- Common Name: Ammonil, Methio-Form
- Generics: Yes
- Drug Type: Urinary Acidifier
- Used For: To prevent and treat types of kidney and bladder stones
- Species: Dogs, Cats
- Administered: Oral
- How Dispensed: Prescription Only
- Available Forms: Tablets
- FDA Approved: Yes
Methionine is used to prevent and treat types of kidney and bladder stones.
Dosage and Administration
Methionine should be given according to your veterinarian’s instructions.
Methionine dosage should be adjusted to maintain a urine pH of below 6.6.
Give Methionine with food to reduce gastrointestinal upset.
If a dose of Methionine is missed, give the dose as soon as possible. If it is almost time for the next dose, skip the missed dose and continue your regular schedule. Do not give two doses at one time.
Possible Side Effects
Side effects from Methionine could include but not limited to:
- Loss of appetite
- May cause Heinz body anemia in cats
Please contact your veterinarian immediately if you notice any side effects.
Do not use in animals that are allergic to Methionine, animals with liver, pancreatic or kidney disease, or those with urate kidney or bladder stones.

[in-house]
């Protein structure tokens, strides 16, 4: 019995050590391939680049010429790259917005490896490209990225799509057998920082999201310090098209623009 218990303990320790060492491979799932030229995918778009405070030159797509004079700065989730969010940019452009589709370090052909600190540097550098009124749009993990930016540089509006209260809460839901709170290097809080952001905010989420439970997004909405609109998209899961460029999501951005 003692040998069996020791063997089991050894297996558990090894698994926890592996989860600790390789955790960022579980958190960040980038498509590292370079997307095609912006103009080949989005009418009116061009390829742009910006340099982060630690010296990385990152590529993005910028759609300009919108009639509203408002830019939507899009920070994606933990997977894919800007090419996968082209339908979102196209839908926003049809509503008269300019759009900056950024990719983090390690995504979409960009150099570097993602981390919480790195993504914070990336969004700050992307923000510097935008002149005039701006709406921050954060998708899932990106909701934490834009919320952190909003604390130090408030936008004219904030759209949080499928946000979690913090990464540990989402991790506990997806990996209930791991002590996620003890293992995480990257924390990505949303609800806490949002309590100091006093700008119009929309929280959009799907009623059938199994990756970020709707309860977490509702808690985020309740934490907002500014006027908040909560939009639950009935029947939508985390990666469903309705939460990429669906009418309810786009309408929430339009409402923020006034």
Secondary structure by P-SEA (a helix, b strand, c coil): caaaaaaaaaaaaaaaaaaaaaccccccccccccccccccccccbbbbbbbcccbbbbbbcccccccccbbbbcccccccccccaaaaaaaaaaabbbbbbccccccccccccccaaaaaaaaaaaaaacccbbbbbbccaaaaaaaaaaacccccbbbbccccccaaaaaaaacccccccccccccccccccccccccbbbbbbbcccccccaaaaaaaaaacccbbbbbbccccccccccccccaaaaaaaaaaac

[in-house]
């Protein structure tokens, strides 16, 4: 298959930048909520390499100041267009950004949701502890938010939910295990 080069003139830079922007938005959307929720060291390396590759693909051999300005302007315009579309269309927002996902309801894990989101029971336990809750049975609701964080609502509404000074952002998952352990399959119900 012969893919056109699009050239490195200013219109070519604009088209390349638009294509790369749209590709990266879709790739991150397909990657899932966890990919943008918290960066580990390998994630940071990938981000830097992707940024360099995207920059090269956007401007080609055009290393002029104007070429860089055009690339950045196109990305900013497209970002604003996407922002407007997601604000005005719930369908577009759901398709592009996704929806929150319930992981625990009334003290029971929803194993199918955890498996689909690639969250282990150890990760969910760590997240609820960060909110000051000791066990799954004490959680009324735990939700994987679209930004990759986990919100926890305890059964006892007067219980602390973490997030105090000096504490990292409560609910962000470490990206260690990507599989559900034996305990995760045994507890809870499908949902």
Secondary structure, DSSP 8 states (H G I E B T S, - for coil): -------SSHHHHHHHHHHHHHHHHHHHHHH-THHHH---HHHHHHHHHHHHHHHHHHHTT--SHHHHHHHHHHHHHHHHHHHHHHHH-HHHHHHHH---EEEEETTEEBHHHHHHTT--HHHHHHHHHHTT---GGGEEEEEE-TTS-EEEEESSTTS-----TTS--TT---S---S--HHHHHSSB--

Methionine should not be given to animals that are on a urine acidifying diet (i.e. s/d, c/d) unless directed your veterinarian as it may lead to signs associated with overdose.
Methionine is not recommended for use in kittens or animals under the age of 1, or pregnant or lactating animals.
Methionine should be stored at room temperature. Store out of children’s reach.
When using Methionine, please consult your veterinarian with any other medications you are currently giving your pet, including supplements, as interaction could occur. Methionine has shown to have interactions with gentamicin, amikacin, quinidine and erythromycin. Drugs other than what is listed may also interact with Methionine.
Signs of Toxicity/Overdose
Overdose of Methionine may cause:
- Loss of coordination
- Cyanosis (blue or purple coloration of the skin or mucous membranes)
Overdosing may result in metabolic acidosis which is life-threatening. If you suspect or know you pet has had an overdose, please contact your veterinarian, an emergency vet clinic, or the Pet Poison Helpline at (855) 213-6680 immediately.
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